The breeze filled in about midday & we had a very lazy sail, just unfurling the genny, to do the 6.5nm to a tiny anchorage between the headlands of Punta Mixeluida (to East) & Punta Pineira (to West). Both had rocky shoals extending seawards, in the east to Isla Ostra, which ceased to be an island as the tide went out. Another very secluded anchorage with a beach, a few dwellings & little wooded picnic area ashore, & a few fishing boats & lots of viveros afloat, & the obligatory diving terns.
After a rainy morning motored the 5nm across the bay dodging viveros to the marina at Vilagarcia. Here we obtained the boat a ‘passport’. For a small sum this covers a group of marinas & entitles you to fairly useful berthing discounts. We had tried to obtain one earlier at A Coruna, but they had not been sent any this year so could not supply one, & we wondered if the system had lapsed. Different here where the Harbour Master pressed it upon us!
A relaxed day in Vilagarcia, with some chores in the morning, lunch overlooking the harbour & then a very nice walk in the sunshine along the prom to the next town up the ria, Carillo.
Away early to catch a train to Santiago de Compostela & on to the airport & home.
Arrived back in Vilagarcia, from the
A mid morning departure from the marina, after the various regular jobs of topping up the water & returning the security card for the gate, & then there were all the extra miles of warps the boat had been secured with to unscramble. At least it all gave the overnight rain a chance to just become a drizzle. We threaded our way out through the viveros again, with the wind on the nose, & after being checked out by a couple of dolphins (they didn’t stay –we weren’t going fast enough to be interesting), were able to sail ( hard on with 1 reef) as we turned south round Isla de Arosa. We had to put in one large tack for a fishing boat crossing our bows, then entered the ria Pontevedra & anchored off Melide beach on the Isla de Ons (19nm). A very peaceful spot this early in the season, & occupied solely by gulls, as far as we could see, although there was a lot of other bird song from the grass & woodlands behind the beach. Most of the islands in this region are National Park & although they are popular with holidaymakers there are restrictions on landing & access, especially in the breeding season.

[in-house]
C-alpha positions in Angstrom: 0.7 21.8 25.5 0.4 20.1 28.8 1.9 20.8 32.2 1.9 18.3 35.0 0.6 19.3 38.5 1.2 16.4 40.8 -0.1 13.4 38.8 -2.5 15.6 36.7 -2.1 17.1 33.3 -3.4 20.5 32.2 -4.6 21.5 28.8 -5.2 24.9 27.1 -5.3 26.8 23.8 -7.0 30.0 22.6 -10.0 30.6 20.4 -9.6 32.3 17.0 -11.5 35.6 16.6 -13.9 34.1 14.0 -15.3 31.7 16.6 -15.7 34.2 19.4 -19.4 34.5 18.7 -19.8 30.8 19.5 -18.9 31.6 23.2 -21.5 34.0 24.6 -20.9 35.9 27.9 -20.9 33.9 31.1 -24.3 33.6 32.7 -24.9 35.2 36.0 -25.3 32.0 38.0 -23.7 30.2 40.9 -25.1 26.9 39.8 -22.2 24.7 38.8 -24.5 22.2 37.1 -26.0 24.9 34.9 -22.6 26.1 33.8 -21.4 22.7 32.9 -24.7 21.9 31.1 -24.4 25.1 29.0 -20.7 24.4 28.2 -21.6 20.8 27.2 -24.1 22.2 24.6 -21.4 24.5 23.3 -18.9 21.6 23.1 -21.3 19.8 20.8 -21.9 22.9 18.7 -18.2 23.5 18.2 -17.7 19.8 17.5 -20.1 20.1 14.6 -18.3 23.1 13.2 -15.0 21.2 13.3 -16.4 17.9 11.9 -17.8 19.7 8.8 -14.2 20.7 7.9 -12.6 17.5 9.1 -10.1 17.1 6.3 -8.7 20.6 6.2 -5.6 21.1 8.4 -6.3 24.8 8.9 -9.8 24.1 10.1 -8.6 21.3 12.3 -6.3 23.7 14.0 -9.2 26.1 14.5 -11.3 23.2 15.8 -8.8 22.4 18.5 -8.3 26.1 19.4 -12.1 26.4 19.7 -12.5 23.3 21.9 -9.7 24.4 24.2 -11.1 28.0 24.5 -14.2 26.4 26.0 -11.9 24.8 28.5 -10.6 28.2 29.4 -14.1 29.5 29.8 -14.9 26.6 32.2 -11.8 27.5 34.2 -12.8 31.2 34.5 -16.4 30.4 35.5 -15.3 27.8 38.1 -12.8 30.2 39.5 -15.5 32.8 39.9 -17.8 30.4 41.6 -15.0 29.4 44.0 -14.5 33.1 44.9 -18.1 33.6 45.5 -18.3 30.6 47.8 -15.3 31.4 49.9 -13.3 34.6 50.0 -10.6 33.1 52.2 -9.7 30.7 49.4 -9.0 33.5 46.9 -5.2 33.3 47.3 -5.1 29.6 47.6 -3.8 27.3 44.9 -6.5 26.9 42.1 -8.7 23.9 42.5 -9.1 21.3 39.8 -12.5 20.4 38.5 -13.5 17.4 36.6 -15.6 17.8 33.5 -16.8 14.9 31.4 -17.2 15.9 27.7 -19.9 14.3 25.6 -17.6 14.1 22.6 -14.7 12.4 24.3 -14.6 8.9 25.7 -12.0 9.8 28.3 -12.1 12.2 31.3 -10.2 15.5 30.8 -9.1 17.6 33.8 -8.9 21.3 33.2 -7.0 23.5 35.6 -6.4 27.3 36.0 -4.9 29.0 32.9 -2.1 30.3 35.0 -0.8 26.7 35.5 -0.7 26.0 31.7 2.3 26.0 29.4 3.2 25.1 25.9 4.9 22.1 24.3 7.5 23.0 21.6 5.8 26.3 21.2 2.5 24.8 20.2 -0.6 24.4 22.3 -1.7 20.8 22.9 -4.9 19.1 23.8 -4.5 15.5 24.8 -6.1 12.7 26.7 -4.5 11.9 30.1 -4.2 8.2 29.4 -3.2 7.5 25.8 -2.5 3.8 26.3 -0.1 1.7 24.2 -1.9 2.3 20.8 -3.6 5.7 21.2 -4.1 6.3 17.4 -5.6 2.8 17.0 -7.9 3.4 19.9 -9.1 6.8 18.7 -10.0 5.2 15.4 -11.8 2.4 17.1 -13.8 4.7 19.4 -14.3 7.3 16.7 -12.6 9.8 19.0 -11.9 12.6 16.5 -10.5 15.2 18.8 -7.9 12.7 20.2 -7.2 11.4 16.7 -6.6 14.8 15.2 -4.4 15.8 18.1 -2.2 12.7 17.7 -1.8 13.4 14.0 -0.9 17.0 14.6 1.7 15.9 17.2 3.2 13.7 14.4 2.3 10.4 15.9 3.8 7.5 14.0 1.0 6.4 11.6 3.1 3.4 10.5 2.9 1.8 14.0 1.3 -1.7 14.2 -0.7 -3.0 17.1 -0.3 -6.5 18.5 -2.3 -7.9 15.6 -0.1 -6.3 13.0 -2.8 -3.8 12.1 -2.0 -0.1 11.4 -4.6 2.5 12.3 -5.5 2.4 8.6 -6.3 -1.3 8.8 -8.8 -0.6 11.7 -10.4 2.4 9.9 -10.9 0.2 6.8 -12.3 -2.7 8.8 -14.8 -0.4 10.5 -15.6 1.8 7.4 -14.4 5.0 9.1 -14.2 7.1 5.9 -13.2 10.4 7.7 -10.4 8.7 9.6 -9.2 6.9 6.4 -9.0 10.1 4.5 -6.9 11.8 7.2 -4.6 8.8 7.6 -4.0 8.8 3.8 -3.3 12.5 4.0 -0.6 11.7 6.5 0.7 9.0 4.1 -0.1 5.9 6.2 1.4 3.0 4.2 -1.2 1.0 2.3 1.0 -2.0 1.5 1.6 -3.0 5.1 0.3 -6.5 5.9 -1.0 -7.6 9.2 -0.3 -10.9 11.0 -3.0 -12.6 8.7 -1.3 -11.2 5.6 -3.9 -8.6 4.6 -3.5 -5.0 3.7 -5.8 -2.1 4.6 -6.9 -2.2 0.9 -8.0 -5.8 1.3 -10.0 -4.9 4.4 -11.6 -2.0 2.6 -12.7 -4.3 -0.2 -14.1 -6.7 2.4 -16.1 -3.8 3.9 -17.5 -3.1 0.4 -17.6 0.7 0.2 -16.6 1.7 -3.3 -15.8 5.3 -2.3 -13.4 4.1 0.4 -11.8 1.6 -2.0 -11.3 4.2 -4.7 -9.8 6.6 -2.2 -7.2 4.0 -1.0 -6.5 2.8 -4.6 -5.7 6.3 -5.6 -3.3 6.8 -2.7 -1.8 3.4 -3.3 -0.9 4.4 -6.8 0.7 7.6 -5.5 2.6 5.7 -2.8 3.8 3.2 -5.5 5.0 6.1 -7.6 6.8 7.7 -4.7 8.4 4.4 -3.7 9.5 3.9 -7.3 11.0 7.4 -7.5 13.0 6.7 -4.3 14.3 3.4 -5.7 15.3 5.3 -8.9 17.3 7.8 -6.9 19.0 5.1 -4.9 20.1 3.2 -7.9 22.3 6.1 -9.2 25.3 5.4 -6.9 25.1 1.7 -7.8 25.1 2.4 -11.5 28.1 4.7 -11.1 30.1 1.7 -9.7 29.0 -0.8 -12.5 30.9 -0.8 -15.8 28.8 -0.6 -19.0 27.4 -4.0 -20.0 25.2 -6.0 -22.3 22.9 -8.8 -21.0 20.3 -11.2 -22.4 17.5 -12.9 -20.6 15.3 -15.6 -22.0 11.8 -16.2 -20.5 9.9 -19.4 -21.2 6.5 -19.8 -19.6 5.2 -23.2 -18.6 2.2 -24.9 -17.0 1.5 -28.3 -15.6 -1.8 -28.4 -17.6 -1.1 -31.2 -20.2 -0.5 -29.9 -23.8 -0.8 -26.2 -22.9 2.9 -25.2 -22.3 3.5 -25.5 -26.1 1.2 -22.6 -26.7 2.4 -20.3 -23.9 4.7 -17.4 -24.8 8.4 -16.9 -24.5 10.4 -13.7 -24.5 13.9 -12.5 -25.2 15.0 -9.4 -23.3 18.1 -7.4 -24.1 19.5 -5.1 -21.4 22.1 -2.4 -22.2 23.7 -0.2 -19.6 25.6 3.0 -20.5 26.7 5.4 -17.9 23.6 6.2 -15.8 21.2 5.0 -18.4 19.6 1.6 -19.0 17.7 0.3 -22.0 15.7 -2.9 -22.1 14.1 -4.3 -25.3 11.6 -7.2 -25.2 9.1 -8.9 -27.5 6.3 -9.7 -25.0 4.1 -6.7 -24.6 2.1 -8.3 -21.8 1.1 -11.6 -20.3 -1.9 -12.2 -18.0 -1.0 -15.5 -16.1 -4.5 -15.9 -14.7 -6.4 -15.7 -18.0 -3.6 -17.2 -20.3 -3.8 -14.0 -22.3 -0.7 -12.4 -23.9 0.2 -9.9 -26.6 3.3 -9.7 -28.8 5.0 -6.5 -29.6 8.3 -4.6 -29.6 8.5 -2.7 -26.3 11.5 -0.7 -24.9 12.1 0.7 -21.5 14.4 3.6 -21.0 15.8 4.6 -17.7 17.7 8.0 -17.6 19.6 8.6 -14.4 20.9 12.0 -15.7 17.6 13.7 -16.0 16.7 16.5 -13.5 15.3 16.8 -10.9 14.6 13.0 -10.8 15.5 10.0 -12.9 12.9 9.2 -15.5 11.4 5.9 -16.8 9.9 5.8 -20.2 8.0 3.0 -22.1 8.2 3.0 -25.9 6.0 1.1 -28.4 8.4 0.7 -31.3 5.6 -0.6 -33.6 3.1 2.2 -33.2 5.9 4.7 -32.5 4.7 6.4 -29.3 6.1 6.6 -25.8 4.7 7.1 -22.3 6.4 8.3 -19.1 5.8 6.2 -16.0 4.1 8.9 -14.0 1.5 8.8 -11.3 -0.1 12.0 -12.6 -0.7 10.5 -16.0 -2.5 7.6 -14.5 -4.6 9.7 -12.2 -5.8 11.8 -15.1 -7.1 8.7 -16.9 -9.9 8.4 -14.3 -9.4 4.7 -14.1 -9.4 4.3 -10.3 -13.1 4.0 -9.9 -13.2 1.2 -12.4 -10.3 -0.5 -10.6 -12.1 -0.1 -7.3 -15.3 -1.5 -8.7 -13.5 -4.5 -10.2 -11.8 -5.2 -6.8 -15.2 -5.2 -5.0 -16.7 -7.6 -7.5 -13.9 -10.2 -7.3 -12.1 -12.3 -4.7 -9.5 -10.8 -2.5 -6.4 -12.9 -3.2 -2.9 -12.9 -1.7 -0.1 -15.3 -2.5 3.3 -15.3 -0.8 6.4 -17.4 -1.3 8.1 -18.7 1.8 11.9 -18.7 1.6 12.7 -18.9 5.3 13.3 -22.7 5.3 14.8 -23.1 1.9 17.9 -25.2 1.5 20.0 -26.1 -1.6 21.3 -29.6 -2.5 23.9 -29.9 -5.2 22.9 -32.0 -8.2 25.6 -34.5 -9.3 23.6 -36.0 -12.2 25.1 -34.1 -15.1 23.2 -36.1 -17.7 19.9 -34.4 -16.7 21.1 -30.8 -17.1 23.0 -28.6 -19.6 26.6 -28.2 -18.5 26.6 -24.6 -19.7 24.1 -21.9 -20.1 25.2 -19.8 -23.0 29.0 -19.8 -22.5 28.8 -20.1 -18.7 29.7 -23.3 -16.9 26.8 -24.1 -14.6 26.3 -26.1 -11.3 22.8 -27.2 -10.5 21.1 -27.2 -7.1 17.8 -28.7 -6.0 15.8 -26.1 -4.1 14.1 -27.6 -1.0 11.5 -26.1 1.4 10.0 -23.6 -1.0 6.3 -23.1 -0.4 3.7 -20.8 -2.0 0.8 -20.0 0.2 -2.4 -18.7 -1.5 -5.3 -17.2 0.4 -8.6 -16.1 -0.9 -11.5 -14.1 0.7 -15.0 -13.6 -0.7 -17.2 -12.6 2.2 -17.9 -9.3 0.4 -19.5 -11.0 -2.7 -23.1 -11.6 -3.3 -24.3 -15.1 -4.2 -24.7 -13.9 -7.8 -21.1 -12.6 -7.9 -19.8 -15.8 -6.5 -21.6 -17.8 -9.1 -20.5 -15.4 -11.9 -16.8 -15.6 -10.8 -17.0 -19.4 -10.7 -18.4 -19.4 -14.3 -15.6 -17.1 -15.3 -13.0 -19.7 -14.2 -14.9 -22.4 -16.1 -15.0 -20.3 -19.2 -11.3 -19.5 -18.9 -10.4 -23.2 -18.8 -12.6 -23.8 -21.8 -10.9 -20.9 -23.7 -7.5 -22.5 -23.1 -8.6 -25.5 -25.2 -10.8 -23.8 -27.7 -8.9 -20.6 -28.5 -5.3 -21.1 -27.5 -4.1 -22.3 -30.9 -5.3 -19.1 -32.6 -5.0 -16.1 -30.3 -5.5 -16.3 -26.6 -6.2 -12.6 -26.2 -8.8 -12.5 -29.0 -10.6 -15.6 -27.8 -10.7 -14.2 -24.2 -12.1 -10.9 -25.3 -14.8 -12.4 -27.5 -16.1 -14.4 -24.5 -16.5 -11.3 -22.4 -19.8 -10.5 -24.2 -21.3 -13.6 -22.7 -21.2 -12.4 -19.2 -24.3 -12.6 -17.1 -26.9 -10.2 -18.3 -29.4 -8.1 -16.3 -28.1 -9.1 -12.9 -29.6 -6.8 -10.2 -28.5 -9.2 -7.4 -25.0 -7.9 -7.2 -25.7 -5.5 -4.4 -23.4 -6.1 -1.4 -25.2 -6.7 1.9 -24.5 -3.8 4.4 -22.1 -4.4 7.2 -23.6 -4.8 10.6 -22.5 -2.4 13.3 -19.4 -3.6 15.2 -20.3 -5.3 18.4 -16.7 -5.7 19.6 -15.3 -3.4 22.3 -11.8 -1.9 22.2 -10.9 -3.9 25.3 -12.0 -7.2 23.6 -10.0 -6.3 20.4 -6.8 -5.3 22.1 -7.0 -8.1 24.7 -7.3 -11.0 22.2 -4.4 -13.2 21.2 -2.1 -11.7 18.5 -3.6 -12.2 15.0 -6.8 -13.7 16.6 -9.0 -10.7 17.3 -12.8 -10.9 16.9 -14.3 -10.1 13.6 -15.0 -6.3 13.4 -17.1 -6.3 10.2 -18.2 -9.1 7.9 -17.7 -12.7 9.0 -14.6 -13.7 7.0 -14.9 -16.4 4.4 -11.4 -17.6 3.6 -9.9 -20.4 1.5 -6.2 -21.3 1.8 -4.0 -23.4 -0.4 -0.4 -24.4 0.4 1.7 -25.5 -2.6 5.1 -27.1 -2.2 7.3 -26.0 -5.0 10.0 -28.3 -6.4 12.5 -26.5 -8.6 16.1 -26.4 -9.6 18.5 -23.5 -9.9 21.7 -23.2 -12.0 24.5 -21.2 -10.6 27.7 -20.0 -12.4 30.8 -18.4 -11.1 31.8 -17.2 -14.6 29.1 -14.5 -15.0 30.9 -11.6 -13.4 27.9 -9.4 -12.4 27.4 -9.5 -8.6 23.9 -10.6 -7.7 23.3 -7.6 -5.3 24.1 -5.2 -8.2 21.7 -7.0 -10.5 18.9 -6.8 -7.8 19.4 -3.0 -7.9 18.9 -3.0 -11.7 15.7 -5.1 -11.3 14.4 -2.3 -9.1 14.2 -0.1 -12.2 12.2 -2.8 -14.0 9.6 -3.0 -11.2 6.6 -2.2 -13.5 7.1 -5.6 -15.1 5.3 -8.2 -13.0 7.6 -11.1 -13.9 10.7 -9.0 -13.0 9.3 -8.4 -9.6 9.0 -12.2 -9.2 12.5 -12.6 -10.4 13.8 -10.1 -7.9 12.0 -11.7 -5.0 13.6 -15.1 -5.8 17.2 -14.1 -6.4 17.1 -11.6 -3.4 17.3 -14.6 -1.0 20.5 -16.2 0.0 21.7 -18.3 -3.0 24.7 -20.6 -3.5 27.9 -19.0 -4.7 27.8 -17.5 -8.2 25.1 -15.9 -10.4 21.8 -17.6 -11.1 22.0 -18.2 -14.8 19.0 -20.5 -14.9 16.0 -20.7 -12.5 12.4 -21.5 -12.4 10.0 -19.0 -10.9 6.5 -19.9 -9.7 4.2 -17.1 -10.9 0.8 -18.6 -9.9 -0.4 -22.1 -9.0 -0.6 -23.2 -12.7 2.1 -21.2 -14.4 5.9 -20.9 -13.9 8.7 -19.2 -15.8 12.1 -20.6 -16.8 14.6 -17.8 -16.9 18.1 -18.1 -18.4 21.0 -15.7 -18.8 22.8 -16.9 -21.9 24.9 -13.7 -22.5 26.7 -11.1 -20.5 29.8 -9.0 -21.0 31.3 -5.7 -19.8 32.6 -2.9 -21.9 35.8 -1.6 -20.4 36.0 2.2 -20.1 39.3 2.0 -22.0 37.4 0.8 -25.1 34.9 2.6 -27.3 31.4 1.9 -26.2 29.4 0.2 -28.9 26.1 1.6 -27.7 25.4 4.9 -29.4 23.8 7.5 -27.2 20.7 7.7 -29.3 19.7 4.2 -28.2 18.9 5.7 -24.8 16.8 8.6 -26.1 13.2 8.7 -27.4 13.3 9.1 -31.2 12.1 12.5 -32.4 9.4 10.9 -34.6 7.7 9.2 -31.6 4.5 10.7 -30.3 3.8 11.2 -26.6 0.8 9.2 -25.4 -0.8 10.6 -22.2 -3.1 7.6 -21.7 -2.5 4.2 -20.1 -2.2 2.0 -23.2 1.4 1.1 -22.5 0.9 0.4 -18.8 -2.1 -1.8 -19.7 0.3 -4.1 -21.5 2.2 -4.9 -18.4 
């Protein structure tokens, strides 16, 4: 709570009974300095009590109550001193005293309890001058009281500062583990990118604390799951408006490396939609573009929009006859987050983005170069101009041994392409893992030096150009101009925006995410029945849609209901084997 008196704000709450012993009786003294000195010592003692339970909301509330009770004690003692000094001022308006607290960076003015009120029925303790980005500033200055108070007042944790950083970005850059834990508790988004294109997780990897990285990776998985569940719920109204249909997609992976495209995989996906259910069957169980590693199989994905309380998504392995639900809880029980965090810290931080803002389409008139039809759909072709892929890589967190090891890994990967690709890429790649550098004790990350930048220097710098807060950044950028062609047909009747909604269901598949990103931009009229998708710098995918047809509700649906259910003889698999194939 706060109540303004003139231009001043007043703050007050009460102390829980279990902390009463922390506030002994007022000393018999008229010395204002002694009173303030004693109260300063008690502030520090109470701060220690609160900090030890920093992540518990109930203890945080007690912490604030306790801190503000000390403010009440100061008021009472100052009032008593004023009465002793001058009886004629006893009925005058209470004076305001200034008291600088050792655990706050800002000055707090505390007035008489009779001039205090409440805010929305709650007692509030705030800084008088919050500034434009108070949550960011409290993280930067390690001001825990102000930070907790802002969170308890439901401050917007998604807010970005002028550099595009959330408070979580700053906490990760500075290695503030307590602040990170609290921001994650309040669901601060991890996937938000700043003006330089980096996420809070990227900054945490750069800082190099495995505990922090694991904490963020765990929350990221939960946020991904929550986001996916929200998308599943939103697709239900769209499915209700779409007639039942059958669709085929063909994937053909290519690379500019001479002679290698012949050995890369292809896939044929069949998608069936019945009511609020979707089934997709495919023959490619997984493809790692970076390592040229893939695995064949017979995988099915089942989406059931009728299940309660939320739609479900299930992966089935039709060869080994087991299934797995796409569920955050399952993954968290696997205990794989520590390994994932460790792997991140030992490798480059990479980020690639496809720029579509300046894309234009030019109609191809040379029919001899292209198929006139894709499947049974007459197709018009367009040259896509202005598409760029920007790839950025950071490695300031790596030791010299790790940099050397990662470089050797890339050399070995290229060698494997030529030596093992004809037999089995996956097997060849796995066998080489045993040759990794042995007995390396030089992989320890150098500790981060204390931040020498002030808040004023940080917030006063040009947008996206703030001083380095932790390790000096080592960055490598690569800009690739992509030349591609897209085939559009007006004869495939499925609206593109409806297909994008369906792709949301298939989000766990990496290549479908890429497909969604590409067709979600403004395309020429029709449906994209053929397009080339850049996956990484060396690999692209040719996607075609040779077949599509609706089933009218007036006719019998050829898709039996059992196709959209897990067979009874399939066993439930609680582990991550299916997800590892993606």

Around teatime we upped anchor as the breeze started to pick up & with
just a reefed genny galloped across the sound to our
overnight anchorage behind the viveros in ria
Wet. Poor vis in the rain. We did some chores & some round tuits. The one other yacht in the anchorage departed. Wet. Pretty place, nice beach, fishermen tending the viveros. Wet. Stayed put.
Still murky & a large swell when we left anchorage for a short (9nm) trip to the Cies islands (isla Faro – the middle one) anchorage off playa Arena des Rodos. Sun out by the time we arrived, so after a visit from Al, an American Canadian, from another boat already at anchor, we blew up the dinghy & went ashore. The local bar yielded a lunch of fresh fish, then we climbed to a magnificent viewpoint – Alto do Principe – with a view of the sandy isthmus joining isla Faro to isla Norte, with seas breaking to the west & calm to the east. Back on board we were amused by a gull, with very shiny yellow ‘plastic’ legs (not surprisingly we decided it was a yellow legged gull, close cousin to our herring gull) which was into healthy living – it ate apple cores!
Upped anchor & unfurled genny for another
major voyage (7nm) to Cangas, opposite